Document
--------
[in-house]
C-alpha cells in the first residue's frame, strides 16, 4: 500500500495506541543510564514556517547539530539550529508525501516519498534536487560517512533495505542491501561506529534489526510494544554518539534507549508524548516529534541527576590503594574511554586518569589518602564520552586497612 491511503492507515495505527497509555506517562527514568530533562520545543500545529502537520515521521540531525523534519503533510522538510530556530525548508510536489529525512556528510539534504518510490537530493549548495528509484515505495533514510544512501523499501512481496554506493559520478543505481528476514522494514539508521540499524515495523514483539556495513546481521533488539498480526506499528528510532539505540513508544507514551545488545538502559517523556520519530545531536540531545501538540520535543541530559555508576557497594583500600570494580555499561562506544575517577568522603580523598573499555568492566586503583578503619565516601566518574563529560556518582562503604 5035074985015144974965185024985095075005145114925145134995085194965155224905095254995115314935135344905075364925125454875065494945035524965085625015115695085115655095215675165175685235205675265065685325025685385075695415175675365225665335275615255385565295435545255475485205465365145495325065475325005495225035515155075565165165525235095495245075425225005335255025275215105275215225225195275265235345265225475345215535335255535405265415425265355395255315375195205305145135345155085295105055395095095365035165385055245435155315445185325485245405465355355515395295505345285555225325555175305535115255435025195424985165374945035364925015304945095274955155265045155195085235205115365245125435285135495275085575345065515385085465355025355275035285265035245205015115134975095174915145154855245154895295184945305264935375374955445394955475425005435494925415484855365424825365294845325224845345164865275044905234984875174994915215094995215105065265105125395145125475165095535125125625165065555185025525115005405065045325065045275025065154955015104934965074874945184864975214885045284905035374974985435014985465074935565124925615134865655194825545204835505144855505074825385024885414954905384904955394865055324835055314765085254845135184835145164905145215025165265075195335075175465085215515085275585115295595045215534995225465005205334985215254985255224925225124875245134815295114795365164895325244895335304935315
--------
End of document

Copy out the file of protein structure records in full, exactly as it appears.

[in-house]
C-alpha cells in the first residue's frame, strides 16, 4: 500500500495506541543510564514556517547539530539550529508525501516519498534536487560517512533495505542491501561506529534489526510494544554518539534507549508524548516529534541527576590503594574511554586518569589518602564520552586497612 491511503492507515495505527497509555506517562527514568530533562520545543500545529502537520515521521540531525523534519503533510522538510530556530525548508510536489529525512556528510539534504518510490537530493549548495528509484515505495533514510544512501523499501512481496554506493559520478543505481528476514522494514539508521540499524515495523514483539556495513546481521533488539498480526506499528528510532539505540513508544507514551545488545538502559517523556520519530545531536540531545501538540520535543541530559555508576557497594583500600570494580555499561562506544575517577568522603580523598573499555568492566586503583578503619565516601566518574563529560556518582562503604 5035074985015144974965185024985095075005145114925145134995085194965155224905095254995115314935135344905075364925125454875065494945035524965085625015115695085115655095215675165175685235205675265065685325025685385075695415175675365225665335275615255385565295435545255475485205465365145495325065475325005495225035515155075565165165525235095495245075425225005335255025275215105275215225225195275265235345265225475345215535335255535405265415425265355395255315375195205305145135345155085295105055395095095365035165385055245435155315445185325485245405465355355515395295505345285555225325555175305535115255435025195424985165374945035364925015304945095274955155265045155195085235205115365245125435285135495275085575345065515385085465355025355275035285265035245205015115134975095174915145154855245154895295184945305264935375374955445394955475425005435494925415484855365424825365294845325224845345164865275044905234984875174994915215094995215105065265105125395145125475165095535125125625165065555185025525115005405065045325065045275025065154955015104934965074874945184864975214885045284905035374974985435014985465074935565124925615134865655194825545204835505144855505074825385024885414954905384904955394865055324835055314765085254845135184835145164905145215025165265075195335075175465085215515085275585115295595045215534995225465005205334985215254985255224925225124875245134815295114795365164895325244895335304935315